C: CONFERENCE WITH THE SUPERINTENDENT
The latest “reform” effort disguised as school choice is the creation of Educational Savings Accounts (ESA) - an initiative that may rob our state’s public education systems of money needed to educate every child they serve. As written, these programs propose to send public funds to nonpublic schools and vendors without holding them accountable for results.
These programs could potentially limit access for economically disadvantaged families. Under most proposals, the cost allocated would be insufficient to completely fund education for a full academic year. This deficiency will likely result in limiting access to only those who can afford to supplement the remaining uncovered costs. Additionally, these options do not require transportation for students, further limiting access to only those families who can provide transportation to/from the nonpublic school or organization.
Furthermore, these programs could limit access for students with special needs. Under most proposals, the additional costs allocated for special education services are not provided, and nonpublic schools or organizations receiving these funds are not required to accept every student or provide services specific to meeting students’ special needs. Therefore, families of students with disabilities, English-language deficiencies, or other special needs may be denied admittance to sites benefitting from these funds.
As a valued stakeholder and supporter of St. Charles Parish Public Schools, I encourage you to stay informed about proposed legislation that may directly or indirectly impact our school system. The current “failing” schools narrative sells a lot of people on privatized alternatives such as ESAs and vouchers. However, this narrative is not factual and only serves to market a product. Our product is tangible and is evident in every student who walks across the stage in May. Let’s all do our part to keep it that way because together, You and I…We Are St. Charles Parish Public Schools!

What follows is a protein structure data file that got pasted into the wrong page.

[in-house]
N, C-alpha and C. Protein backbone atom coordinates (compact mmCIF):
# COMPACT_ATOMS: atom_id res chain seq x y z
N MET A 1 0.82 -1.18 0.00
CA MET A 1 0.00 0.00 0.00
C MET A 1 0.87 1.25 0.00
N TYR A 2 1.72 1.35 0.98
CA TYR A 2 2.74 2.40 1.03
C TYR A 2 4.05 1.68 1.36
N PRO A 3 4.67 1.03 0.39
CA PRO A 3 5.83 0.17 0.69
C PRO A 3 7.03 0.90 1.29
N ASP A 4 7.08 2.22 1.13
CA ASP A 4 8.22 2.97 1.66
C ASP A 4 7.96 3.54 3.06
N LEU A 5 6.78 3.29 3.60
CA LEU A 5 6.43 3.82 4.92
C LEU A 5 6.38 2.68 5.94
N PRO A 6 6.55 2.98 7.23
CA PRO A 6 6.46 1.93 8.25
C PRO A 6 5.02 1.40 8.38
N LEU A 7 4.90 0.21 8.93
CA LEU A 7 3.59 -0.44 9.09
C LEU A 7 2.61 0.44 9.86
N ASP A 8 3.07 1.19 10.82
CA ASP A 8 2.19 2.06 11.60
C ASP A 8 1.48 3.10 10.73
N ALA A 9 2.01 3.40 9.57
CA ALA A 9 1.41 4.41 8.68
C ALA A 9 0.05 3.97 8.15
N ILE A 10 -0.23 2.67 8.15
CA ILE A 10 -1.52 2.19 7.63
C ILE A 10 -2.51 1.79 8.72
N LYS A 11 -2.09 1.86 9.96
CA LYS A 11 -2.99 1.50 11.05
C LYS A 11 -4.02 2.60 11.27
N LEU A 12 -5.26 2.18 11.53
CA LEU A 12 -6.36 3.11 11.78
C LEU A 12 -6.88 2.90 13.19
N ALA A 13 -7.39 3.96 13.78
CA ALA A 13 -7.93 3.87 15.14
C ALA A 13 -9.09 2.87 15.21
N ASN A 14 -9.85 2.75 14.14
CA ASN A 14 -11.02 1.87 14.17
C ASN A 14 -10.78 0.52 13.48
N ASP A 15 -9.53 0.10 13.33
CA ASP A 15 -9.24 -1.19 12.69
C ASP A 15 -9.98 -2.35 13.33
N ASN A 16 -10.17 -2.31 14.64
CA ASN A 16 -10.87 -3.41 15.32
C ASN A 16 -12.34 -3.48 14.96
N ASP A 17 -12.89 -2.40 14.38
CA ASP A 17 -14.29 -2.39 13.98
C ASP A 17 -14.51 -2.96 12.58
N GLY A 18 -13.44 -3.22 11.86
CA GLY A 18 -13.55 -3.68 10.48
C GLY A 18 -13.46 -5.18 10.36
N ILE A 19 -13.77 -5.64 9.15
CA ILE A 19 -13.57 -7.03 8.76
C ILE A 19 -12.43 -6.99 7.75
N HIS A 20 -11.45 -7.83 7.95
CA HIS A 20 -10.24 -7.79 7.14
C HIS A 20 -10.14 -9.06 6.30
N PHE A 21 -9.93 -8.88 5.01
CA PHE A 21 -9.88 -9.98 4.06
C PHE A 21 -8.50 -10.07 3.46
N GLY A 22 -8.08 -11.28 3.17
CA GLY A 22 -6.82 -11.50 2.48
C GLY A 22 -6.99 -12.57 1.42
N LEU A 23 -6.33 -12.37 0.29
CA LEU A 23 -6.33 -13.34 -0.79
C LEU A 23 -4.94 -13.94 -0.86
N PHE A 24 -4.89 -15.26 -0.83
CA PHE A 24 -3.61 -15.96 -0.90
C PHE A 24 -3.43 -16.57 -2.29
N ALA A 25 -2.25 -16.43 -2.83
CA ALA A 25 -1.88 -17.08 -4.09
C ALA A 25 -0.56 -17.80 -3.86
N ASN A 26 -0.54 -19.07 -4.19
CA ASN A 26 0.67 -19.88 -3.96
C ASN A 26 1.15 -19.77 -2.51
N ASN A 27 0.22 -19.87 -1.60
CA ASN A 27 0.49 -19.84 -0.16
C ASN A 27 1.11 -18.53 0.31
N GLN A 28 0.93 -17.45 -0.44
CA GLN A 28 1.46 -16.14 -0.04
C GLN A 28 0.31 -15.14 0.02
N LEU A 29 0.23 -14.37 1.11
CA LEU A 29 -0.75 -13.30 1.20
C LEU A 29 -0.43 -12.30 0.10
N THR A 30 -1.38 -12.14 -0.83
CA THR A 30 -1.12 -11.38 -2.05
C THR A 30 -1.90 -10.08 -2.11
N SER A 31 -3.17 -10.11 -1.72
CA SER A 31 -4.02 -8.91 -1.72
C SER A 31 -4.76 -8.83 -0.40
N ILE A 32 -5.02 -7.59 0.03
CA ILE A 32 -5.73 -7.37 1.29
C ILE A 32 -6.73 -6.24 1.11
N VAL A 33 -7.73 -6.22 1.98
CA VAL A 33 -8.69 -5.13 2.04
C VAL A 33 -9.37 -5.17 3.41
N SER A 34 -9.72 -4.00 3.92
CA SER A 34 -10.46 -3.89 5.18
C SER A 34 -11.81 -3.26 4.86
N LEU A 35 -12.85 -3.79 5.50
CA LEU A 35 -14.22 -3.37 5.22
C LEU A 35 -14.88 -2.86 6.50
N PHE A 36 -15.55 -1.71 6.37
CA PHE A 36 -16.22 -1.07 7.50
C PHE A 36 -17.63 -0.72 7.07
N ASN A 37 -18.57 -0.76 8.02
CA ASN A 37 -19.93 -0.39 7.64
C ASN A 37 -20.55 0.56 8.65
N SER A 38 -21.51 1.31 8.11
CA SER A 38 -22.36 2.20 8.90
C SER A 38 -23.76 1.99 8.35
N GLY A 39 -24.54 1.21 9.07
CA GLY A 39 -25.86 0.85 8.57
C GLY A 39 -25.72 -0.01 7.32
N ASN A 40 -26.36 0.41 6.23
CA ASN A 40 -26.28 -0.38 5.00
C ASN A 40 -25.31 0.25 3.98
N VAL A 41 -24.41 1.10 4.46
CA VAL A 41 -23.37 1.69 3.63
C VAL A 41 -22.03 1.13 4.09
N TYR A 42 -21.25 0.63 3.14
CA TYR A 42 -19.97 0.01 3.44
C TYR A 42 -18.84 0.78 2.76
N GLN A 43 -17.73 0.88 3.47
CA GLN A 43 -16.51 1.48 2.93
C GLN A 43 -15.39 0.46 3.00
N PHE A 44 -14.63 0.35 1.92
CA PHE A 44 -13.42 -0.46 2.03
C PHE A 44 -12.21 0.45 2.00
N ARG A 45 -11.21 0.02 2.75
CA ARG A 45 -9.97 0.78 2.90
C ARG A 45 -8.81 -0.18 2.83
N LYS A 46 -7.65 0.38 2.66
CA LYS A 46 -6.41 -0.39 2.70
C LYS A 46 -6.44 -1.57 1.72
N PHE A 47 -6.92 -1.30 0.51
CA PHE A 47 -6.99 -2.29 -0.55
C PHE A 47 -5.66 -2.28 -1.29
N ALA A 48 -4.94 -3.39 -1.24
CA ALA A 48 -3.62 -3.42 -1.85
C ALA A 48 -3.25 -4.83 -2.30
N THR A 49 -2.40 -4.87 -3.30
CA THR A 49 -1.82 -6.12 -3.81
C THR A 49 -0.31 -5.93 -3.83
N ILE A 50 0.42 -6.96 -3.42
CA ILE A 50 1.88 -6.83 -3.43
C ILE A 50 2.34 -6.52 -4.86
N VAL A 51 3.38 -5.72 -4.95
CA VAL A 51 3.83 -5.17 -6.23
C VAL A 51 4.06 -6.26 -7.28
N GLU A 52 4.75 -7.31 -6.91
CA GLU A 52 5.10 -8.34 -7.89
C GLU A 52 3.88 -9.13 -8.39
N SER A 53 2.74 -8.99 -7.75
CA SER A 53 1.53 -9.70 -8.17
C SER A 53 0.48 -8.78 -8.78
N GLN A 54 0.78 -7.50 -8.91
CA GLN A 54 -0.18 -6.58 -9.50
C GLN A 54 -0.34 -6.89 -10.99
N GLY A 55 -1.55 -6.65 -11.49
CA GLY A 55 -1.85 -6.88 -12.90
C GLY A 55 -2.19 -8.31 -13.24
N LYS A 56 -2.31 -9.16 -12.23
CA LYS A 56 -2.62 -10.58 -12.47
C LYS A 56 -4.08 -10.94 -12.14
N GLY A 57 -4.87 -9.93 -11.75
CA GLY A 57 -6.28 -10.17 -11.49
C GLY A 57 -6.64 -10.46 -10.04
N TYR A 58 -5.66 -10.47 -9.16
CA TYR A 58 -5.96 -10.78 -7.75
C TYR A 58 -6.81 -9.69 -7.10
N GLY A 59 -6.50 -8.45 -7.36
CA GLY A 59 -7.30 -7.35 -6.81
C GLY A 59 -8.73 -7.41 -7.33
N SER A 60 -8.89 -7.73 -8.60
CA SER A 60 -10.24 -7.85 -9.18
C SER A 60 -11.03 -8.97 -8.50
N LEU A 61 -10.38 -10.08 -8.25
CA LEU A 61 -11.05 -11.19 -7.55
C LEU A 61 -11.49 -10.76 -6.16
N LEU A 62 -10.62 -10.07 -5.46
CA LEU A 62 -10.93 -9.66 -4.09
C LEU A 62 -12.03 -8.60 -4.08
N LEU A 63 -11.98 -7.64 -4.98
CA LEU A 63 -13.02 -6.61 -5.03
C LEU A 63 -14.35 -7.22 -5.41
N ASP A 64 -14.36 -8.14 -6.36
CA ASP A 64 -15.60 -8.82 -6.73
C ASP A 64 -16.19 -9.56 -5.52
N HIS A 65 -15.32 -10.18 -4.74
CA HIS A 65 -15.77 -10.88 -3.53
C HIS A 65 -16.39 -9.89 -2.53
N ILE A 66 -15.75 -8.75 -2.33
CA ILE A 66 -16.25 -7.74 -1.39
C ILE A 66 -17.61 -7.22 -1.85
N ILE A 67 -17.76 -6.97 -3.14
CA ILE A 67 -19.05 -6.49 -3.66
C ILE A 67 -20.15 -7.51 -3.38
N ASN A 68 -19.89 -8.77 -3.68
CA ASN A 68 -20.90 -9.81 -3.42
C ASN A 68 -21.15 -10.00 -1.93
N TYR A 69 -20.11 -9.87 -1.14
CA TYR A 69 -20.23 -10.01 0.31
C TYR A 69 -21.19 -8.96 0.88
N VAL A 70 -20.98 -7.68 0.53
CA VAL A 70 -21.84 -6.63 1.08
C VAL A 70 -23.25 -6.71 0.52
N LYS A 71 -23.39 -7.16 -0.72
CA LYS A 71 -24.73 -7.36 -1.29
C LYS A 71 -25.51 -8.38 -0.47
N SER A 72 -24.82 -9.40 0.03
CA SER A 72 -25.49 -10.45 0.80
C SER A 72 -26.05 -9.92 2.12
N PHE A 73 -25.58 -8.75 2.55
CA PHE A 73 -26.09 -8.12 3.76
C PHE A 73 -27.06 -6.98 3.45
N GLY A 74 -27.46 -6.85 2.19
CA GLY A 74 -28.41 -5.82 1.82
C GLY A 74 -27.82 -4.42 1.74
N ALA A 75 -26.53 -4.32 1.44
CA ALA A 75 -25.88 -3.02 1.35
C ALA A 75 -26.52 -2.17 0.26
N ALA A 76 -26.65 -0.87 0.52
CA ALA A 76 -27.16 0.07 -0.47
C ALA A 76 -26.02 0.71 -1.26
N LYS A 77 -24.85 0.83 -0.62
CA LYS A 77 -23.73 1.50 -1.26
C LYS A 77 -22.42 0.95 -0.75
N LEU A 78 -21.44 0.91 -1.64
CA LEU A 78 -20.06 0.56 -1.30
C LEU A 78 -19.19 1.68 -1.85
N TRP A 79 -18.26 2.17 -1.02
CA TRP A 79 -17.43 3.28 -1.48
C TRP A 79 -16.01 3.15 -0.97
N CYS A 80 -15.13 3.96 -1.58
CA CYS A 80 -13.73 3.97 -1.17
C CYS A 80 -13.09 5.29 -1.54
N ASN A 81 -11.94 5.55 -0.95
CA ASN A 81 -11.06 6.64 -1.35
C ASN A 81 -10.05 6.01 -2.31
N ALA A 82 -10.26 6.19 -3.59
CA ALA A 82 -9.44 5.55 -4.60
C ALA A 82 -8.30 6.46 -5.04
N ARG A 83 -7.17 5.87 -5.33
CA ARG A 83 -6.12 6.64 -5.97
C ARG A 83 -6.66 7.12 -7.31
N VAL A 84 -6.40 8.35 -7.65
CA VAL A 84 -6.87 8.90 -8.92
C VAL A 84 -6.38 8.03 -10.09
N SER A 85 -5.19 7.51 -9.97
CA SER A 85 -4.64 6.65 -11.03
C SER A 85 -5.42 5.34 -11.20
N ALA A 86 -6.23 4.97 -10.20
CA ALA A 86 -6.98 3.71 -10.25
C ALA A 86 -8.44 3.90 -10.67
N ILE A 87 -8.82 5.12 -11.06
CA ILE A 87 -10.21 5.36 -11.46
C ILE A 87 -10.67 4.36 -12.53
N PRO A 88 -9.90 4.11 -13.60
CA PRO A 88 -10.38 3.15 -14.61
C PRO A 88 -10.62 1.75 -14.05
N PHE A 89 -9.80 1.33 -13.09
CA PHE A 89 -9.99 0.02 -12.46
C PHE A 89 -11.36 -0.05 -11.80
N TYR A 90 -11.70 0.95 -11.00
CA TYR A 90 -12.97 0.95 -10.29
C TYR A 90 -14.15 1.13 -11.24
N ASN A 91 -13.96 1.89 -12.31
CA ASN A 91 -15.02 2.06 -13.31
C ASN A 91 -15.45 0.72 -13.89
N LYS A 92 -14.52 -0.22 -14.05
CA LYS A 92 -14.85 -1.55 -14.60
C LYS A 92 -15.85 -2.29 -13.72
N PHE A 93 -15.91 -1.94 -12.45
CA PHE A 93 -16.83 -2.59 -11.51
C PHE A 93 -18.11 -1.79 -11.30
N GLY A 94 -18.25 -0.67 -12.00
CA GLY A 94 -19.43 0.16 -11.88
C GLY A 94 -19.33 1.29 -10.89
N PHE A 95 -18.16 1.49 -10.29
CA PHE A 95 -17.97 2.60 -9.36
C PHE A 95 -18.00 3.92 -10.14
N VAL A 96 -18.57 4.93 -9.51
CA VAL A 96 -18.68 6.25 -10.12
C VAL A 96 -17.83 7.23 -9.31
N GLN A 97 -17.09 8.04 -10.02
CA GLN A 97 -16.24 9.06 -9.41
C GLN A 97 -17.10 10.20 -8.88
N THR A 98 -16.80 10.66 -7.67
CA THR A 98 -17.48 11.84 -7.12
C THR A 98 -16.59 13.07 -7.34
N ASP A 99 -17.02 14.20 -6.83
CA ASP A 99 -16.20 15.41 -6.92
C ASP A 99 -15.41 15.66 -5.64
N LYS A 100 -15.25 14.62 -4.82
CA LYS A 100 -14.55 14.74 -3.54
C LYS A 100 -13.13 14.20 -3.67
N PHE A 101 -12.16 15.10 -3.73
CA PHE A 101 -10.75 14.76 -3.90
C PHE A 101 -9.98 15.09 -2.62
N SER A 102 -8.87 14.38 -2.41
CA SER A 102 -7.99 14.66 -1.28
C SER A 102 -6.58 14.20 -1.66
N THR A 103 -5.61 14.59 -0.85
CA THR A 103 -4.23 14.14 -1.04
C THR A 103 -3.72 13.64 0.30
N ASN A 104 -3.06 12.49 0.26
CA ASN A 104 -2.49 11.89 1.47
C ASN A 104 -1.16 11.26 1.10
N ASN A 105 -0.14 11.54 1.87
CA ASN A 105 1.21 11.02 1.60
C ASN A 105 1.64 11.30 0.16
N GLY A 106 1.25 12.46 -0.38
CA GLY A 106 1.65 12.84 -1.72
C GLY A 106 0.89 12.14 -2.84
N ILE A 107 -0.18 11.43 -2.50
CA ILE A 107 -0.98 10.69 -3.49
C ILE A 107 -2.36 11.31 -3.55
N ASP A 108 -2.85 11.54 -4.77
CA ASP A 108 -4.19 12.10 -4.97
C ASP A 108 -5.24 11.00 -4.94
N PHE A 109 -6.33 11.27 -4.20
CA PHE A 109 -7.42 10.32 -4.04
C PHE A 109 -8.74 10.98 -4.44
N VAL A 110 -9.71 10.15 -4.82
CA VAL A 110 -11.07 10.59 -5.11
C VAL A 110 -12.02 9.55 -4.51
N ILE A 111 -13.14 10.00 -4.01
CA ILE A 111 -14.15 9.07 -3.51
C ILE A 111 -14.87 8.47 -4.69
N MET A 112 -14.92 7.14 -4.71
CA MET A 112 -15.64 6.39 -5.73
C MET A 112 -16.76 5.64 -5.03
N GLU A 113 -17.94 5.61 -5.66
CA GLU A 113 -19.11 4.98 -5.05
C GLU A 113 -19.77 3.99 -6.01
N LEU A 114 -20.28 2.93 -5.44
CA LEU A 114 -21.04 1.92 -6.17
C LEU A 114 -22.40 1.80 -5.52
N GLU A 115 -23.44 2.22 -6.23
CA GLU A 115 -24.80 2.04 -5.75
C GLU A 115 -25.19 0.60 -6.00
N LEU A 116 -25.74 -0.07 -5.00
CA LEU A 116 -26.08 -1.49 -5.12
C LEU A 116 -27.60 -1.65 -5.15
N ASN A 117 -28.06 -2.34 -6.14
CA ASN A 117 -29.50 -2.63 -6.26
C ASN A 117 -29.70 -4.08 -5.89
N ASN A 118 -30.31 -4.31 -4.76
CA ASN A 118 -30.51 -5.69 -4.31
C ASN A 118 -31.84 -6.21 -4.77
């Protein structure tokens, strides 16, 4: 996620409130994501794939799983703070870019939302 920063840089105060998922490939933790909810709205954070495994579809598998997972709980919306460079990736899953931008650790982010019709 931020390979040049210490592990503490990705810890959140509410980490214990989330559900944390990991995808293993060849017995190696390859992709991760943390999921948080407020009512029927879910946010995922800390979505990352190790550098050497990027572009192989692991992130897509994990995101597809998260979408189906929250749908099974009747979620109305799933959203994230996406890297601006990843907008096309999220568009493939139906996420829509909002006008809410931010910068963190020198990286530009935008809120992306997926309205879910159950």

D: DEVELOPMENTS & DIRECTION
St. Charles Parish Public Schools hosted its annual District Job Fair on Friday, April 28. Although the nation and state are both currently experiencing a critical shortage of teachers, all interview slots were filled with 132 candidates participating. The positive response of candidates can be attributed to marketing efforts such as a recruiting video viewed by more than 20,000 people in the target audience and billboards strategically placed to entice teachers from other school systems to apply with SCPPS.
The Human Resources Department recognizes the importance of developing a pipeline of future teachers. SCPPS collaborates annually with local universities to mentor and train future teachers through a residency, a yearlong program similar to the previous student teaching semester. During the 2022-2023 school year, 25 SCPPS teachers mentored and supported these university students/resident teachers. Working in partnership, the Human Resources and Special Education Departments offer SCPPS para-educators the opportunity to attain a teaching license through Reach University. Twenty-two employees are currently participating in the program and will receive their certification in elementary and special education through this four-year-program.